Radia Perlman: Thank you very much for this hon­or. I would like to say that I was born know­ing I was going to be design­ing pro­to­cols. But in fact, if I’d known more about com­put­ers when I was young, I would have said I would be hap­py doing pret­ty much any­thing as long as it didn’t involve com­put­ers. And I think that the fact that I real­ly am not in love with com­put­ers means that I design things for peo­ple like myself. I want things to just work and you shouldn’t have to under­stand it. Too much of the time, engi­neers design for oth­er engi­neers, and they ask you ques­tions like, Do you want to dis­play both the secure and the inse­cure items?” Which, I hap­pen to know what it means and it’s non­sen­si­cal. And you know, things just shouldn’t be that way.

So I very much believe that net­works should be com­plete­ly self‐organizing. And then, I was actu­al­ly pres­sured— You know, peo­ple told me, Well, some of our cus­tomers real­ly enjoy con­fig­ur­ing things.” Well, okay fine. You want to con­fig­ure things? So I put in knobs that you could play with, but you don’t have to touch the knobs. It’ll work with­out your touch­ing the knobs. And if you want to play with the knobs, fine. Any set­ting of the knobs will still work. So I believe things should be like, incred­i­bly easy to use because it’s actu­al­ly peo­ple run­ning it.

The oth­er thing is that we put up with just…junk. We come to believe that it’s of course nat­ur­al that your com­put­er will freeze every few days and you have to reboot it. That might be fine for a com­put­er. It’s not okay for the Internet. There’s no on/off switch for the Internet. So the Internet has to be absolute­ly robust. And so that was one of the oth­er things that I did, before I— I mean, one of the pieces of work that I did was to make the rout­ing of net­works what’s called self‐stabilizing,” which before that it was pos­si­ble that even though all of the routers were doing the right algo­rithm, if some his­to­ry of kind of bad pack­ets or one sick router would be emit­ted, the whole net­work would be down for­ev­er, even though the sick router that inject­ed it would be removed. So that’s real­ly impor­tant for it not to work that way.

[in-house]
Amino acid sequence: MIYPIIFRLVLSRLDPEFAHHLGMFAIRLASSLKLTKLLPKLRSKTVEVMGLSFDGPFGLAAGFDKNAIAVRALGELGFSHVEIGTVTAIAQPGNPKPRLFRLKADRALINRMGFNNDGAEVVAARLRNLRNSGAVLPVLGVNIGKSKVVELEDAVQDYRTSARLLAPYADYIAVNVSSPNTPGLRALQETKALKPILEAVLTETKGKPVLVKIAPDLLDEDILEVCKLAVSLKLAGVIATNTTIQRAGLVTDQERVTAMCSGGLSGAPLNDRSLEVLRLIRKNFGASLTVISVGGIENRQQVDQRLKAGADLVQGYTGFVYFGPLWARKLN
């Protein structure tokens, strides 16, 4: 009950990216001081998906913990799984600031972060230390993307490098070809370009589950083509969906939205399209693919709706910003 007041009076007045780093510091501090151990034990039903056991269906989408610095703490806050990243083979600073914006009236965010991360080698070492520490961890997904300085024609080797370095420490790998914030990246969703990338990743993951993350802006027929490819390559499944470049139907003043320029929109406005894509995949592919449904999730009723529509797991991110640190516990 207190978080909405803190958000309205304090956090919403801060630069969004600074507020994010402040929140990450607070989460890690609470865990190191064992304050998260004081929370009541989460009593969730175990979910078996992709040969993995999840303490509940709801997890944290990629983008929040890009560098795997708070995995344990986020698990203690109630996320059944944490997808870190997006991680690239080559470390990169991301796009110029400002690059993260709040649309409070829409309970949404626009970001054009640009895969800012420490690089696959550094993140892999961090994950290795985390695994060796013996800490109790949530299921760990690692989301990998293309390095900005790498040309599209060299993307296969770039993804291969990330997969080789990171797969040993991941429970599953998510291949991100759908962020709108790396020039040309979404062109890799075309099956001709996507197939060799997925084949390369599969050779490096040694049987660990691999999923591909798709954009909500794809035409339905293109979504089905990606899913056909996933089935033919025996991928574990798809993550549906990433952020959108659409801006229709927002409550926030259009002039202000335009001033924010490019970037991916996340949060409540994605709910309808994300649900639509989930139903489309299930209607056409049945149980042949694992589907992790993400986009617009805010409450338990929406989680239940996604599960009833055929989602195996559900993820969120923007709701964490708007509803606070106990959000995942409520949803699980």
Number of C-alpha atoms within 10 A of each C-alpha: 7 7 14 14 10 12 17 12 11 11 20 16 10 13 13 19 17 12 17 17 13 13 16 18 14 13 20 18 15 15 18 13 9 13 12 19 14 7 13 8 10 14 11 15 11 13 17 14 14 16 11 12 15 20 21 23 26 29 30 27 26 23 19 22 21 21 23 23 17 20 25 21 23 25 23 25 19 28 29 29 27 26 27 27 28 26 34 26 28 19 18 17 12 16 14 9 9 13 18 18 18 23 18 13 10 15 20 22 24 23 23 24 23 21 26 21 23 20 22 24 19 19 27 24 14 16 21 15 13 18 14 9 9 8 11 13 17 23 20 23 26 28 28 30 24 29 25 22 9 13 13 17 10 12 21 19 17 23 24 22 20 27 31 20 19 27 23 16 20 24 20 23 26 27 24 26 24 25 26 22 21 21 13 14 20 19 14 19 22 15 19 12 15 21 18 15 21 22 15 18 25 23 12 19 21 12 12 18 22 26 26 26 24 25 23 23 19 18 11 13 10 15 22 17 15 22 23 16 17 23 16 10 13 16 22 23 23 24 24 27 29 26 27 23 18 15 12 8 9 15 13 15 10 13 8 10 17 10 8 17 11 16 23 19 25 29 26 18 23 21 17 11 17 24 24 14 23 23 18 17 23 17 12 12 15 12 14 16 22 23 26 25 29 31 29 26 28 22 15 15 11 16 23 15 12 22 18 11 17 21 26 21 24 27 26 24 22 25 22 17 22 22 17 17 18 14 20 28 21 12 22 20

And inter­est­ing­ly, in the paper in which I explained how the exist­ing stuff could get into this bad state and how to design it so that it would be self‐stabilizing, the last line I wrote in that paper was, Well you know, this is how to make it work. Once you get rid of the bad guy, the net­work will return to nor­mal oper­a­tion.” Well, when I went back to grad­u­ate school ten years lat­er, my man­ag­er at Digital, Tony Lauck, sug­gest­ed that for my the­sis I either prove my state­ment in this paper that you couldn’t pos­si­bly expect a net­work to work while the bad guy was still there, or fig­ure out how to do it.

And so my the­sis was actu­al­ly even extend­ing robust­ness to hav­ing a dis­trib­uted algo­rithm, or a net­work, work even when some of the par­tic­i­pants are mali­cious. So while they’re still con­nect­ed. And the big­ger the Internet is, we have to real­ize that there will some­times be mali­cious par­tic­i­pants. So when­ev­er there’s infor­ma­tion, a lot of it is going to be wrong and mali­cious­ly placed, and how can soci­ety still work? How can the net­work still work?

So the Internet has so many amaz­ing chal­lenges ahead. The basic tech­nol­o­gy of sort of get­ting it work­ing is almost dwarfed by the chal­lenges there are ahead of us. So it’s won­der­ful that any­body can say any­thing and dis­sem­i­nate it to the whole world. But then, how do you dis­tin­guish cor­rect infor­ma­tion from incor­rect infor­ma­tion? If there’s nobody sort of being able to tell you what’s true and what’s not true, it’s almost like why both­er look­ing it up? Just make up some­thing. The right stuff will be there, but a hun­dred times as much wrong stuff will be there. And so that’s a real dan­ger.

The oth­er thing is again, peo­ple don’t like cen­sor­ship, but what about gen­uine­ly dan­ger­ous things telling you how to cre­ate hor­ri­ble poi­sons or bombs and so forth? Do you real­ly want there to be no cen­sor­ship and to have infor­ma­tion like that be read­i­ly avail­able?

The oth­er thing is that infor­ma­tion should be free. It’s sort of so won­der­ful that some very poor vil­lager some­where can access these things, teach them­selves what­ev­er. But on the oth­er hand, if infor­ma­tion is free, so many news­pa­pers and mag­a­zines are now out of busi­ness. It costs a lot of mon­ey to actu­al­ly do inves­tiga­tive jour­nal­ism. And so if we expect this stuff to be free, where will the infor­ma­tion come from? Because some­body has to do that.

The chal­lenge of hav­ing all of these diverse cul­tures coop­er­at­ing togeth­er in the same Internet in terms of what should the rules be, what should be allowed to be dis­played, is…you know, amaz­ing­ly dif­fi­cult chal­lenges. But it is aston­ish­ing that the Internet works as well as it does today and has scaled as well as it does. But it’s cer­tain­ly a fas­ci­nat­ing time to be part of it. So thank you.


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